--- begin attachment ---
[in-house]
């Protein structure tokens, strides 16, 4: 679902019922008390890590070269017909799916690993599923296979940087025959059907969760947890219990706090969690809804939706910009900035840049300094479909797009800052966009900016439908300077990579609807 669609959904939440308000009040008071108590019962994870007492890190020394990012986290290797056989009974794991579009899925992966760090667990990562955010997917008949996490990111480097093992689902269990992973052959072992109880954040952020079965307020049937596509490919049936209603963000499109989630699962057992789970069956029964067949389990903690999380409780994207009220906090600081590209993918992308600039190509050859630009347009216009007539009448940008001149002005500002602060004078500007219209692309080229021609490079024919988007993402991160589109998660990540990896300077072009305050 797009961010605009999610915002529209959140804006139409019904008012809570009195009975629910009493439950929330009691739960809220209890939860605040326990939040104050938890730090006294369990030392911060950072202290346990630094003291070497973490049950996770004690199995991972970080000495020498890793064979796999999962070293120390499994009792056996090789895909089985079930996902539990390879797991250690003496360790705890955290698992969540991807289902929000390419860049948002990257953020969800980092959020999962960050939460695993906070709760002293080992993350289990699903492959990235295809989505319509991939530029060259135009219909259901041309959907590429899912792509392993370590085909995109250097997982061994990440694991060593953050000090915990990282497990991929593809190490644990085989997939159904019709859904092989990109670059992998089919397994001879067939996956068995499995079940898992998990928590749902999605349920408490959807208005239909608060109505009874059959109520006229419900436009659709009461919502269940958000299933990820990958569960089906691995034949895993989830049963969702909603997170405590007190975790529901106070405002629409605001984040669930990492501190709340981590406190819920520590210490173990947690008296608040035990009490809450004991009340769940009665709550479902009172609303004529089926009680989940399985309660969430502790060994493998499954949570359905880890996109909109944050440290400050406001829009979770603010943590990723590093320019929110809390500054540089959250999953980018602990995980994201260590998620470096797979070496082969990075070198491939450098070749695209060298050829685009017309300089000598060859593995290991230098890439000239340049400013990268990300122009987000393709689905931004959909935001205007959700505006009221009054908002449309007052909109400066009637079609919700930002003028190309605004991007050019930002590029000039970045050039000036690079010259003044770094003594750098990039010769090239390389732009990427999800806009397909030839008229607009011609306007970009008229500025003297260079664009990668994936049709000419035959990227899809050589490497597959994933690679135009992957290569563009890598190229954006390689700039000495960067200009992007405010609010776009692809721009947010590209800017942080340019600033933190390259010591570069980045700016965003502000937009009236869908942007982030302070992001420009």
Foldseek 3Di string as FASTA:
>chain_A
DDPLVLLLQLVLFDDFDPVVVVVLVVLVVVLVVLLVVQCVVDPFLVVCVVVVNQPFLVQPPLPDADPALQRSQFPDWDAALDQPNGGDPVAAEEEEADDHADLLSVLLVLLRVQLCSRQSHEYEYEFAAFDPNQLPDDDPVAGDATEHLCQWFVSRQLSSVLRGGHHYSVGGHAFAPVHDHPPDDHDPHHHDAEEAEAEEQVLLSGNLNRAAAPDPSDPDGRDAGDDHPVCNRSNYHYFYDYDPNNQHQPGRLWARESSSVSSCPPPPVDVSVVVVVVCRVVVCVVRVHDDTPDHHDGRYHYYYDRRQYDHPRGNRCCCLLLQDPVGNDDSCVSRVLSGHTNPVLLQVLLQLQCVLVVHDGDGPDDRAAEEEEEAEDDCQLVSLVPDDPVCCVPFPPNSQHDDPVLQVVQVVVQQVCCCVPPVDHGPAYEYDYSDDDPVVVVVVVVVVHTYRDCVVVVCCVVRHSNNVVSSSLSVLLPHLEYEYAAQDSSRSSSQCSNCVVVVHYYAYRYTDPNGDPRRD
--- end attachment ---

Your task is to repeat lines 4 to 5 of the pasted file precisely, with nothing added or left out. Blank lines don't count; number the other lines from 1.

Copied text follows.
>chain_A
DDPLVLLLQLVLFDDFDPVVVVVLVVLVVVLVVLLVVQCVVDPFLVVCVVVVNQPFLVQPPLPDADPALQRSQFPDWDAALDQPNGGDPVAAEEEEADDHADLLSVLLVLLRVQLCSRQSHEYEYEFAAFDPNQLPDDDPVAGDATEHLCQWFVSRQLSSVLRGGHHYSVGGHAFAPVHDHPPDDHDPHHHDAEEAEAEEQVLLSGNLNRAAAPDPSDPDGRDAGDDHPVCNRSNYHYFYDYDPNNQHQPGRLWARESSSVSSCPPPPVDVSVVVVVVCRVVVCVVRVHDDTPDHHDGRYHYYYDRRQYDHPRGNRCCCLLLQDPVGNDDSCVSRVLSGHTNPVLLQVLLQLQCVLVVHDGDGPDDRAAEEEEEAEDDCQLVSLVPDDPVCCVPFPPNSQHDDPVLQVVQVVVQQVCCCVPPVDHGPAYEYDYSDDDPVVVVVVVVVVHTYRDCVVVVCCVVRHSNNVVSSSLSVLLPHLEYEYAAQDSSRSSSQCSNCVVVVHYYAYRYTDPNGDPRRD